New Substitution Rule Will Slow Down Texas Tech’s Offense


Dec 30, 2013; San Diego, CA, USA; Texas Tech Red Raiders quarter back Davis Webb (7) calls an audible at the line against the Arizona State Sun Devils in the first quarter at Qualcomm Stadium. Mandatory Credit: Michael C. Johnson-USA TODAY Sports

Another year, another stupid rule in college football. News broke late Wednesday afternoon regarding yet another rule change impacting the “safety” of college football players. This time, it’s about defensive substitutions.

Detailed in a release from the NCAA website, the NCAA Football Rules Committee has altered the rules regarding defensive substitutions, now requiring offenses to wait 10 seconds before snapping the ball to allow defenses to substitute in new personnel.

"Under this rule proposal, the offense will not be allowed to snap the ball until the play clock reaches 29 seconds or less. If the offense snaps the ball before the play clock reaches 29 seconds, a 5-yard, delay-of-game penalty will be assessed. Under current rules, defensive players are not guaranteed an opportunity to substitute unless the offense substitutes first. This part of the rule will remain in place in scenarios where the play clock starts at 25 seconds."

This is the same committee that created major waves last season with the new rules on targeting (which they’ve altered again). However, at least in that case, the effects would be even across all teams. With this new 10-second rule, only the fast-paced, quick-snap offenses (like the one run here at Texas Tech) will be negatively affected.

"The committee believes that 10 seconds provides sufficient time for defensive player substitutions without inhibiting the ability of an offense to play at a fast pace. Research indicated that teams with fast-paced, no-huddle offenses rarely snap the ball with 30 seconds or more on the play clock."

Yes, but what the committee obviously didn’t take into account was that, for instance, in an offense like the one Texas Tech runs, the quarterback will first read the defense, make adjustments to the protection, or the play or both, and then snap the ball. Yes, all that takes more than 10 seconds, but that’s only because the defense hasn’t substituted and changed it’s formation.

Now, Davis Webb will have to hurry the offense to the line of scrimmage, wait 10 seconds for the defense to get set, read the look they’re showing, make adjustments at the line and finally snap the ball. All that will take much more time off the clock than the 10 seconds required by rule, significantly cutting into Tech’s competitive advantage.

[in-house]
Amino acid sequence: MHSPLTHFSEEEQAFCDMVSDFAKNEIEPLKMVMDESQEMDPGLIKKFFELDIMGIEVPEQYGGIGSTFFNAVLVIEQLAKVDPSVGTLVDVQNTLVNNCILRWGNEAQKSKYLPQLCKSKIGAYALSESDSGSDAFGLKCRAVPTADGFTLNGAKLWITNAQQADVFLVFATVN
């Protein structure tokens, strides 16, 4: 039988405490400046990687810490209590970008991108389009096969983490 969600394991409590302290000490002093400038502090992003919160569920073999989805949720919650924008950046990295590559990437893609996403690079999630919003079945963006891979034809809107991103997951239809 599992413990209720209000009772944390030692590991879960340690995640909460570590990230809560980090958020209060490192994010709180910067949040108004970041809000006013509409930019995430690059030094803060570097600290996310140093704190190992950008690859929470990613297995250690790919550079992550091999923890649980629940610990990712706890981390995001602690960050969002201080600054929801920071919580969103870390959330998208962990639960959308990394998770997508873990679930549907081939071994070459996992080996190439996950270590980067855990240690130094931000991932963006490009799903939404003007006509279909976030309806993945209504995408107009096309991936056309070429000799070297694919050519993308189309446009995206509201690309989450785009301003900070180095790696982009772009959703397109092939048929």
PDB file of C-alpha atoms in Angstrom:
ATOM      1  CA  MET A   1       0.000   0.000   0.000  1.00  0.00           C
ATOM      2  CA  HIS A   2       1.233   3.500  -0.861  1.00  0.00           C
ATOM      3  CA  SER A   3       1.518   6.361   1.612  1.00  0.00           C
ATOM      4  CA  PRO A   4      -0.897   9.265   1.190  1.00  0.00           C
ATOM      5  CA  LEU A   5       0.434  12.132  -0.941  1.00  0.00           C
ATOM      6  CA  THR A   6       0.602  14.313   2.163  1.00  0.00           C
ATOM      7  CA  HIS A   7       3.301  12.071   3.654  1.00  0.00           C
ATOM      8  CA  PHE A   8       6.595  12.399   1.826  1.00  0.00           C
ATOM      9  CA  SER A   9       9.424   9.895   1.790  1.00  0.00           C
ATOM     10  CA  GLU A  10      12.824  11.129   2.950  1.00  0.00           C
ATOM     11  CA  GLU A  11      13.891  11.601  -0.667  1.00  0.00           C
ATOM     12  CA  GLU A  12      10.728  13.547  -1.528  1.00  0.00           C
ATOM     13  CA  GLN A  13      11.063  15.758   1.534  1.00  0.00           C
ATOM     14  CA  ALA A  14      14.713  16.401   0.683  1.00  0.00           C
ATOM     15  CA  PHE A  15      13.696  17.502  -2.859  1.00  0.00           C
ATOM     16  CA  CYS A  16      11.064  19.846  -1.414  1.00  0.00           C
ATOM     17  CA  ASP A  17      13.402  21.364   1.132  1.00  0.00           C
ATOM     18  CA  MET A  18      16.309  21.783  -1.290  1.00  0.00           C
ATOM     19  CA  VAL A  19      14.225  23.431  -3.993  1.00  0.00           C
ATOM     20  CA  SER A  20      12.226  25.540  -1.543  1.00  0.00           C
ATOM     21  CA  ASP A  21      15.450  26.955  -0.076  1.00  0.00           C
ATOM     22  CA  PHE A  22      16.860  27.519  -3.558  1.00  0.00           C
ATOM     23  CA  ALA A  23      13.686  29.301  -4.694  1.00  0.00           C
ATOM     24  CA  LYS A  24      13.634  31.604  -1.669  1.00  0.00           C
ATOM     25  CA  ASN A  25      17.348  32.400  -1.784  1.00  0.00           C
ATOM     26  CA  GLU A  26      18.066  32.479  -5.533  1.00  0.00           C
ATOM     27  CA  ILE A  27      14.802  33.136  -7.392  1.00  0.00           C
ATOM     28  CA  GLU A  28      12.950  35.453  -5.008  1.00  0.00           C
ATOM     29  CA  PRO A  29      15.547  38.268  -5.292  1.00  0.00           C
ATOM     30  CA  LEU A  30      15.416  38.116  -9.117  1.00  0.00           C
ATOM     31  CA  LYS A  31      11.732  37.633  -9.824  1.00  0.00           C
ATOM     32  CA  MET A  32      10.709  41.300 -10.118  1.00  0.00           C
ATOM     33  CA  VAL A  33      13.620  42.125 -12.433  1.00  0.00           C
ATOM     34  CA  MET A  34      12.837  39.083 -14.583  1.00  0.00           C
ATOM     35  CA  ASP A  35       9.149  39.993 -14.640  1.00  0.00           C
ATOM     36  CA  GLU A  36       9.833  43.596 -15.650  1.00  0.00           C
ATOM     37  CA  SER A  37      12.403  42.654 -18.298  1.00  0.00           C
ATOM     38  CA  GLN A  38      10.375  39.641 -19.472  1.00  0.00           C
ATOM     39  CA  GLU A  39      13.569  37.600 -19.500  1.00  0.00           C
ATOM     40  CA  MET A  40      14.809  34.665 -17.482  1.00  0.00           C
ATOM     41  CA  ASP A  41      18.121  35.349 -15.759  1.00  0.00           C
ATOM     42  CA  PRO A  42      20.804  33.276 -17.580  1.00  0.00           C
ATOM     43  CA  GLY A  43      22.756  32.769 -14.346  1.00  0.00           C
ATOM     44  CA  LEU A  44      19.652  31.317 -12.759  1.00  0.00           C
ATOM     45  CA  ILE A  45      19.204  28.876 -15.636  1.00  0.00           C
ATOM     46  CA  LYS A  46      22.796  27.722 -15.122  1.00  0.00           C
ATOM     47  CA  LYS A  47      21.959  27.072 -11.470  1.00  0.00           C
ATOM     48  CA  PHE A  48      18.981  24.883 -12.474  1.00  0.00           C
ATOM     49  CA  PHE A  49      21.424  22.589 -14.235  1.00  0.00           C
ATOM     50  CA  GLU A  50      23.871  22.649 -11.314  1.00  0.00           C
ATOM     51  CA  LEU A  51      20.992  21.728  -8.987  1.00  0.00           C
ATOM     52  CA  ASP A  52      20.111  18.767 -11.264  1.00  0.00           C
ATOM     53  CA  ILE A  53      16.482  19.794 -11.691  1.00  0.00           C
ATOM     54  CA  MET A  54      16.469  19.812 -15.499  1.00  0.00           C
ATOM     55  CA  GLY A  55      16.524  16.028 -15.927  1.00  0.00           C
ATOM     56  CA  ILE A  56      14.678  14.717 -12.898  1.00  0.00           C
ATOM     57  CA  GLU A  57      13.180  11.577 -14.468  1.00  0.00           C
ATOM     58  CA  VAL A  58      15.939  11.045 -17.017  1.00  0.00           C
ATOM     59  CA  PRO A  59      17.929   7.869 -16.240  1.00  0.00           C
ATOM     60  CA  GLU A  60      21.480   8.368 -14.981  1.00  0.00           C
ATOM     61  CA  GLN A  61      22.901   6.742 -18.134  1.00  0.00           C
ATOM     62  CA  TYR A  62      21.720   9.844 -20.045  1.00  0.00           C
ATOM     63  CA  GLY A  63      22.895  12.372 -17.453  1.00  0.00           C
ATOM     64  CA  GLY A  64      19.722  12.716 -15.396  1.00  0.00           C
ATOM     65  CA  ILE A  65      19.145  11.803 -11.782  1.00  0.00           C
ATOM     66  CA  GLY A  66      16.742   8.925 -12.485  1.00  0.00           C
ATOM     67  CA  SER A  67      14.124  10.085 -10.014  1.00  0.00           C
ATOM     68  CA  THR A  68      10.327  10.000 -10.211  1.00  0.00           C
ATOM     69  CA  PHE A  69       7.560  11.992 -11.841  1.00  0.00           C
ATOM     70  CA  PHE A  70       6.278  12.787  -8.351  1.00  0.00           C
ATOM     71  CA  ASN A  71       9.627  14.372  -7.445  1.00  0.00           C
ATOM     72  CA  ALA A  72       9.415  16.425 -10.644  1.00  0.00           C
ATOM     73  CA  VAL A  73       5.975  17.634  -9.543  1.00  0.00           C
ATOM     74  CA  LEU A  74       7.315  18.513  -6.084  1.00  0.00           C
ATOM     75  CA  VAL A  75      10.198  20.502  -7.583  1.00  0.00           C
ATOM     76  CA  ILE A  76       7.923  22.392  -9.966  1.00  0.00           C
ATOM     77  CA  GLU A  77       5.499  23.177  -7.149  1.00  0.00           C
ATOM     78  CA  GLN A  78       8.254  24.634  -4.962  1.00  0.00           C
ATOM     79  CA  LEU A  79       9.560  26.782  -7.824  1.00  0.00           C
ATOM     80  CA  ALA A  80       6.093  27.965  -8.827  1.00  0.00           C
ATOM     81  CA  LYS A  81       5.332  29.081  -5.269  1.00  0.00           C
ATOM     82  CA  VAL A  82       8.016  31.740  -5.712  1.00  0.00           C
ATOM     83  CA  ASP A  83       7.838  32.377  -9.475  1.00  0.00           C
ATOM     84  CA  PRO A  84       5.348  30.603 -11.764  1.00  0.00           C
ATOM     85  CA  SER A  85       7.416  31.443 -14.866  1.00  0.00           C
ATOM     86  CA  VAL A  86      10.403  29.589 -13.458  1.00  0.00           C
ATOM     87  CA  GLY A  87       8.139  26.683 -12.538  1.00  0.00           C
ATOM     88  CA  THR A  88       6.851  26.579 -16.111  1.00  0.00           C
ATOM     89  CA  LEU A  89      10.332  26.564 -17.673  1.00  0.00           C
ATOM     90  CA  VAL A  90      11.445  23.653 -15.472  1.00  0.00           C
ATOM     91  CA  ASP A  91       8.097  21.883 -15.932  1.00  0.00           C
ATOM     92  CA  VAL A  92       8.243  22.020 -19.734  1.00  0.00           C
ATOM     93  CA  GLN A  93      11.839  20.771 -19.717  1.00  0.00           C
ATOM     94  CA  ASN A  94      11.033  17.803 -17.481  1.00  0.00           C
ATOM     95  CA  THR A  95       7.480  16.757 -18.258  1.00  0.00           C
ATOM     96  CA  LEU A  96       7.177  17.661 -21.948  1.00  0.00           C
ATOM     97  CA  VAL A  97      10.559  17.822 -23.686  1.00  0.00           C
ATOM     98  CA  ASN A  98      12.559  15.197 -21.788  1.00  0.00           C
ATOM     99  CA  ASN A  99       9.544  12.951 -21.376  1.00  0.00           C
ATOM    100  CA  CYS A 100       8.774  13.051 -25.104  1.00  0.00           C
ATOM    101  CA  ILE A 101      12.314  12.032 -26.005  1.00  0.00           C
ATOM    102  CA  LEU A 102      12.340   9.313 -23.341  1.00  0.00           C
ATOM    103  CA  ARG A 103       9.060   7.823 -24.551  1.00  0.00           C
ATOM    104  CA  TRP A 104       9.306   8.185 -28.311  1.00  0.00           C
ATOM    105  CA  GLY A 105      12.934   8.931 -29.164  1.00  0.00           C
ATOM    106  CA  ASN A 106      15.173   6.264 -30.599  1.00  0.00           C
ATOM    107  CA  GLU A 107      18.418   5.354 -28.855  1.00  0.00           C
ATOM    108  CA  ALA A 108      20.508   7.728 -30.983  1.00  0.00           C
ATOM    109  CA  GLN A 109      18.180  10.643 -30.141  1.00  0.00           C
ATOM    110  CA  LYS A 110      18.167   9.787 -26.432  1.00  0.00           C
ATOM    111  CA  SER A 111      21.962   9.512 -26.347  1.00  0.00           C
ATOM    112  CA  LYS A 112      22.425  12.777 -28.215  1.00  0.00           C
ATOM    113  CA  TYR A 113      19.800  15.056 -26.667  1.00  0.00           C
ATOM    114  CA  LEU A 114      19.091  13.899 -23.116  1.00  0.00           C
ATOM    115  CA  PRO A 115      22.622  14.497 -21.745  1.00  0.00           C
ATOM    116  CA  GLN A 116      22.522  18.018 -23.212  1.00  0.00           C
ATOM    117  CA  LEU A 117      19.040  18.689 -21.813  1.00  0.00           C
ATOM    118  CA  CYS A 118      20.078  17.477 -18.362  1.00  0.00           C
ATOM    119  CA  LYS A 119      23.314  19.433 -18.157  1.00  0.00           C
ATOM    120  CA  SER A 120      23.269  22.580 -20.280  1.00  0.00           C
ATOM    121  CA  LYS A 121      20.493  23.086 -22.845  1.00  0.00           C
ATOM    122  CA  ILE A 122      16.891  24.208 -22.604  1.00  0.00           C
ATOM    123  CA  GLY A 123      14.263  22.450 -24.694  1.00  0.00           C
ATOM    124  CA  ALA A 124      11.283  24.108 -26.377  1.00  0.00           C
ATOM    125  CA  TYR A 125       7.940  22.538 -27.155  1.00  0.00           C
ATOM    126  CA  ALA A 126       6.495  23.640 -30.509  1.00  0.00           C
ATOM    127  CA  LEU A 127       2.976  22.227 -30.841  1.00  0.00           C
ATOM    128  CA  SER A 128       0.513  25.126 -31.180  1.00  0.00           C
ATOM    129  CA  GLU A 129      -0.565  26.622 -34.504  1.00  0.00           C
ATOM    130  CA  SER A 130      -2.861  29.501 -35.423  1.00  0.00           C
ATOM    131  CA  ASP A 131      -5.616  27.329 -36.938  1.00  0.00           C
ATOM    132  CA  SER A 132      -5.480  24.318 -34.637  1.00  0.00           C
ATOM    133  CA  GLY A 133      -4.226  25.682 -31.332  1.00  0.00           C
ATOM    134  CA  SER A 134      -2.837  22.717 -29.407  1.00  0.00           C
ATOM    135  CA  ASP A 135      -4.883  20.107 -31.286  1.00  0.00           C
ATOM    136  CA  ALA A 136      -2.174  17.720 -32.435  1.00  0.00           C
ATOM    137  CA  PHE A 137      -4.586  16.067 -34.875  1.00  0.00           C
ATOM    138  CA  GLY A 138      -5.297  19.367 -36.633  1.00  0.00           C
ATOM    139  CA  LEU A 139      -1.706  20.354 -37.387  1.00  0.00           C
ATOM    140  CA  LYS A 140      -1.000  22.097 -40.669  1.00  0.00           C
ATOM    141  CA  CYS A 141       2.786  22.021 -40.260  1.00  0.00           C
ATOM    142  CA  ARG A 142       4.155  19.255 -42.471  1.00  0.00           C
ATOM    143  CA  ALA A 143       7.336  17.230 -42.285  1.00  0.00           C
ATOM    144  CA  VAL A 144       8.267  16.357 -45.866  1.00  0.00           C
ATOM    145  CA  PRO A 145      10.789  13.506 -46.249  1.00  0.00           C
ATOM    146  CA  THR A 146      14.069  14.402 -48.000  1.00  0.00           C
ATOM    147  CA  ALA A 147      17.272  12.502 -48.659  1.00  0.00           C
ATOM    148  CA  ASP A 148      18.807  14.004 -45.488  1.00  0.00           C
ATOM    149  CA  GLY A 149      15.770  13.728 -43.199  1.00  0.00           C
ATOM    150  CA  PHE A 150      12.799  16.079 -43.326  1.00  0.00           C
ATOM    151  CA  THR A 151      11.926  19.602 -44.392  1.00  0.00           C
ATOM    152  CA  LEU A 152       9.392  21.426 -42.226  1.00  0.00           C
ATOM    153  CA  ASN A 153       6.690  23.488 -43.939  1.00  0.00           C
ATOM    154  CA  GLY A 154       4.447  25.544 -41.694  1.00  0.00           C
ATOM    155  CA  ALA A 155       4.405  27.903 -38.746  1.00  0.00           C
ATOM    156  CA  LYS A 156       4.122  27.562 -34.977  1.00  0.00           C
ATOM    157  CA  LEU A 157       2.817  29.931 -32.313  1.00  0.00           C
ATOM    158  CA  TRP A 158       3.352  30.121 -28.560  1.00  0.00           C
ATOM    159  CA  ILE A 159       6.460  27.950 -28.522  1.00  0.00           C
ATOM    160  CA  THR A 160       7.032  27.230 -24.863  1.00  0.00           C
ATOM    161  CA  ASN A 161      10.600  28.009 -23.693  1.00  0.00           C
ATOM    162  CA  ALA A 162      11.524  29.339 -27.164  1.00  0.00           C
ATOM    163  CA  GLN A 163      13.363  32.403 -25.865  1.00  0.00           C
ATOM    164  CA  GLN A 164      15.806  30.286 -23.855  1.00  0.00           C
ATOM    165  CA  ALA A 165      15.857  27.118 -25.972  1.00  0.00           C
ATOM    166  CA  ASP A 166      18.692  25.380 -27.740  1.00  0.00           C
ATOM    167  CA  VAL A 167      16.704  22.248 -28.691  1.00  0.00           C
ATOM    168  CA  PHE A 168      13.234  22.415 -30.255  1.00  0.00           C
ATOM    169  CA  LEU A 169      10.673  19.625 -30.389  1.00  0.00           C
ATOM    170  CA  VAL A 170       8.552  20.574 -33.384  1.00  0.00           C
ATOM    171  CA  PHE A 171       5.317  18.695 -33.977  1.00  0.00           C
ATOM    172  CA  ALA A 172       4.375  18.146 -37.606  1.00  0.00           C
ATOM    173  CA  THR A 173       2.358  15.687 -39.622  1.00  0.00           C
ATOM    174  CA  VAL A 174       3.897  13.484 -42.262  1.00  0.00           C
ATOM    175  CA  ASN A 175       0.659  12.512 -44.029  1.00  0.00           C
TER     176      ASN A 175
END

Last season Texas Tech led the country in total plays with 1,135 (87 per game). Expect that number to nose-dive in 2014.

UPDATE (9:43 p.m.): Former Texas Tech head coach, current Washington State head coach and one of the pioneers of the increasing popular air raid style of offense, Mike Leach, is all too eager to give his opinion on the impending rule change designed to slow down his signature offensive style:

"“First off, [I] doubt it will pass. Second, it’s ridiculous. All this tinkering is ridiculous. I think it deteriorates the game. It’s always been a game of creativity and strategy. So anytime someone doesn’t want to go back to the drawing board or re-work their solutions to problems, then what they do is to beg for a rule. I think it’s disgusting."

He goes on to answer proponents of the rule who contend it will even the playing field and make the game safer:

"“That’s really insulting that they are hiding behind player safety just because somebody wants an advantage. That’s crazy.“My suggestion is rather than spending a bunch of time coming up with a bunch of really stupid rules, spend that time coaching harder. Worry about your own team and try to make your product better rather than trying to change the game so you don’t have to do anything.”"

Tell ’em, Mike. This new rule could impact dozens of programs around the country that make a living off playing fast and catching the defense off guard. See more comments from others like Leach.